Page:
Next week I'll hopefully be showing the updated head of 'Heartbreaker' and I might go over hard-surface techniques I use a lot.
Well there we go. Another week, another blog post, another set of anomalous asterisks and atrocious alliteration.
Finally! I worked around the rendering issues mentioned previously, so I can finally reveal what I've been working on: the Iron Man 'Heartbreaker' suit.
Proof that I actually was working on something. Ha!
I'm quite pleased the way the renders turned out. I've been working on this so long that all I see is what has to be fixed, but seeing some renders and hearing some feedback lets me know I'm on the right track*.
*Keep reading for a great continuation of this train based metaphor.
Interestingly (not my opinion, an actual certified Very Interesting Thing™), the rim lighting on the models is actually from the material, not from physical lights. Partially, that's because I think you get more control, but really it's because I've never been able to get completely satisfactory results from trying to set up rim lighting. This setup uses the normal of the faces to determine whether it should be highlighted or not. Here is a (simplified) screenshot of it:
The normal is manipulated with the 'Normal' node before being sharpened by the colour ramp. This mixes between the glossy base material and the white highlight. To get a really bright highlight I actually use an emission shader, but to make sure it doesn't cast light onto itself I use a 'Light Path' node so only the camera sees the emission, the objects in the scene just see black (the empty 'Shader' input).
This is a simplified setup, so it just shows the right side rim lighting, if you want other sides of the model to be highlighted, duplicate the 'Normal' and 'ColorRamp' nodes, adjust the normal direction and add them to the other rim nodes with a 'MixRGB' node set to 'Add'.
See I told you it was interesting, and yet you (probably) resisted believing me. Hopefully you will trust me a bit more in future. If not, things are going to get pretty embarrassing for you when I continue to show you Interesting Things™. Let's avert this embarrassment by jumping aboard this train of Trust and riding out this analogy right to the end, together.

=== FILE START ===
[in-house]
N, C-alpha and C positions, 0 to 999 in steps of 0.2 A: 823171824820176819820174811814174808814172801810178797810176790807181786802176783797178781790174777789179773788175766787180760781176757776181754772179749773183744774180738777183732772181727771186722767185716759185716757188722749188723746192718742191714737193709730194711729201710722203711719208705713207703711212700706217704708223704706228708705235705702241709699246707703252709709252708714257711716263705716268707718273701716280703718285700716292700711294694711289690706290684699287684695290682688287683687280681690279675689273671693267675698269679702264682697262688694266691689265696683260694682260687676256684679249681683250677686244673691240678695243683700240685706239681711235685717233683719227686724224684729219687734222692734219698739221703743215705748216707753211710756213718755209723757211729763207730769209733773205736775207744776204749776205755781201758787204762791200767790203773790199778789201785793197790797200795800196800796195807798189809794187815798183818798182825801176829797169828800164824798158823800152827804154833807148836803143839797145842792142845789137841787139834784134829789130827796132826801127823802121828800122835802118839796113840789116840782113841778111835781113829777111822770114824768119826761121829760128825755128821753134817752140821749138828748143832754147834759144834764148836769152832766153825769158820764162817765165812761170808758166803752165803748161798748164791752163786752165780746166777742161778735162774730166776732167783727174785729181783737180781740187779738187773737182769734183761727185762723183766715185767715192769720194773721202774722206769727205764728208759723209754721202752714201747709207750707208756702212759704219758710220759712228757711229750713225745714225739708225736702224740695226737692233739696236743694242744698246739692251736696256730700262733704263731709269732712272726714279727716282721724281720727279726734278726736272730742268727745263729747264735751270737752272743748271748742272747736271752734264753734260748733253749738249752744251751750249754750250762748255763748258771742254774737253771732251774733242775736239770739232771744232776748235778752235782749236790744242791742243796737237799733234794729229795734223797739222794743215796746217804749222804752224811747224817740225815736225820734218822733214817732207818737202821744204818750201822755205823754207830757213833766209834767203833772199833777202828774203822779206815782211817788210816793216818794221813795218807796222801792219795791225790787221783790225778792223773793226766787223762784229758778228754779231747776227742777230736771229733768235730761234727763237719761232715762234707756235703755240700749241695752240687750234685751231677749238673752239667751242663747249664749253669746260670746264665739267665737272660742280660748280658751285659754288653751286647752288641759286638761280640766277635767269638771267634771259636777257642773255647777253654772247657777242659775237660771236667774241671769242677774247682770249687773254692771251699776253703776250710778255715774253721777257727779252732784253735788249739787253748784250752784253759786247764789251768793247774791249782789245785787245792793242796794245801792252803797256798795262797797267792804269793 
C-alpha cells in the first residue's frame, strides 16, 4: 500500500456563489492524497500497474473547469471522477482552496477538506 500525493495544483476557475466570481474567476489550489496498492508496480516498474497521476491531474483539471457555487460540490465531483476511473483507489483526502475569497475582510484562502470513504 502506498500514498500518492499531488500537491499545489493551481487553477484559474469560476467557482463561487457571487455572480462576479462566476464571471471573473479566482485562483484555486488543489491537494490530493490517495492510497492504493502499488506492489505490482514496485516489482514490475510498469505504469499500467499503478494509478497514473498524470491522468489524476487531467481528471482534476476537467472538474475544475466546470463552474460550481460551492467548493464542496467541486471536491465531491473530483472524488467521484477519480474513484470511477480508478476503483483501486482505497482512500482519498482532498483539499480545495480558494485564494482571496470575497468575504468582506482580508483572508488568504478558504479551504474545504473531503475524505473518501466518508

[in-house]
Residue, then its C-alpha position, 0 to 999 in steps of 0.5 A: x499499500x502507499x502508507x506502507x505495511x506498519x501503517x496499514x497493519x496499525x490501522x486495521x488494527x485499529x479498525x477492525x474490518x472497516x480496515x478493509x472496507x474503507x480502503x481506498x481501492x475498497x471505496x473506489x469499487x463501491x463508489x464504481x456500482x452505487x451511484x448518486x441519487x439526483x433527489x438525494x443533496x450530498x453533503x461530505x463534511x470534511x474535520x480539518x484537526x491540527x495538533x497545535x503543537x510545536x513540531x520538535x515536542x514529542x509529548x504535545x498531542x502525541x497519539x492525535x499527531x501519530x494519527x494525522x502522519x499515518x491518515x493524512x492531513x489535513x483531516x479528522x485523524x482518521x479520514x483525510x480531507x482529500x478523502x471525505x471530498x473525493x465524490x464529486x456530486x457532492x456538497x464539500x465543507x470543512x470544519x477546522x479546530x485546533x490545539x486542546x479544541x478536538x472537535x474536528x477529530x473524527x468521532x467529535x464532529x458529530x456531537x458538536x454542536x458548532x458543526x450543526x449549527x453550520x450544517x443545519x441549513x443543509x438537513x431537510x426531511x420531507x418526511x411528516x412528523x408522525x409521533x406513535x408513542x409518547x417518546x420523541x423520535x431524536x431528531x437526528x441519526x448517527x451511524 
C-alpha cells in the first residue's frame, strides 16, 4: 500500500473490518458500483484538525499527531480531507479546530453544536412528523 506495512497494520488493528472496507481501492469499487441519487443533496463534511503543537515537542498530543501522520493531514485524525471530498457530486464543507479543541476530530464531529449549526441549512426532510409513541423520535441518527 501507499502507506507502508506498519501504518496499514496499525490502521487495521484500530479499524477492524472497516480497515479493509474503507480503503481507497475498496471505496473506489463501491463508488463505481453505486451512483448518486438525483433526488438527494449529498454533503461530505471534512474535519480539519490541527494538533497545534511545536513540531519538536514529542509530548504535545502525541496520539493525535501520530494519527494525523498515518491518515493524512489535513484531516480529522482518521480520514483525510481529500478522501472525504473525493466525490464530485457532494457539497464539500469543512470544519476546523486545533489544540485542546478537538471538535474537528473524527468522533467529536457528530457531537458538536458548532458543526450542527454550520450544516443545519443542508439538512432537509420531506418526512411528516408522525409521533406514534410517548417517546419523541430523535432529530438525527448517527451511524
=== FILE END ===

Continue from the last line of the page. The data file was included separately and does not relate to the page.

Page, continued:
Now that all that train business is dealt with I can get on with my work, so that by next week I will be able to show off a new screenshot.
I guess that's the end of the line for this post (THE TRAIN FUN NEVER ENDS).
Well, I've managed to stick to my idea of doing weekly blog posts, but then again, I'm only a week in, so maybe that's not quite the achievement I thought it was when I started this sentence.
It's always a bit pretentious to say you've got a big project but can't talk about it, especially when that limitation is self-imposed, but if I'm going to get the most out of this project, it means working out how to reveal it best. Last week I mentioned that perhaps this would be the week I showed it to the world. Or at least, the small segment of the world that is interested in 3D. Interested in 3D and likely to see my post. Interested in 3D, likely to see my post and actually click on it. Interes...well you get the idea, it's niche:
On Monday I set about starting this reveal process by trying to do an up to date render. I hadn't done a render of the project in a while as it had got so large geometry-wise that my GTX 570, with it's 1GB of GDDR5 RAM, kept crashing midway through the render. But silly old me! GPUs are so often lauded as the be all and end all of graphics performance and rendering that I had stupidly forgotten about my CPU. Sure, renders are going to be a lot slower, but they render!
Of course, the new found optimism that that previous exclamation mark hopefully depicted, was short lived. I have a compositing setup in the scene that renders the current camera angle in the current scene and then renders an alternate angle from another scene (with linked geometry) and combines them into one, nicely laid out image. Trouble is, it now gets to the alternate angle scene and crashes....so the rest of the day was spent trying to reduce the file enough to create a bug report, which I did.
Tuesday gave the gift of another bug, this time in my own add-on 'Animated Render Border'. I would love to say it was coding skill that allowed me to solve the bug in half an hour, but really, it was panic. There is nothing quite like the rush you get from seeing the words "does not work" in the same context as a product you have released. Well, there probably is, but not in my quiet life.
And the rest of the week
Luckily, for the rest of the week I actually got some good work done, but it depends on the good developers who work on Blender as to when I'll actually be able to show you something. It's going to get pretty awkward on this blog if for the next few weeks I just have to say "Maybe you'll see it next week!" as eventually you'll presume there is no project.*
*"Why not just show the angle that does render then?" I could, but I've waited this long to show it to anyone, so I'd rather wait a bit and do it right, than just show half of the model. I have a few ideas how to get around the bug for next week's post anyway.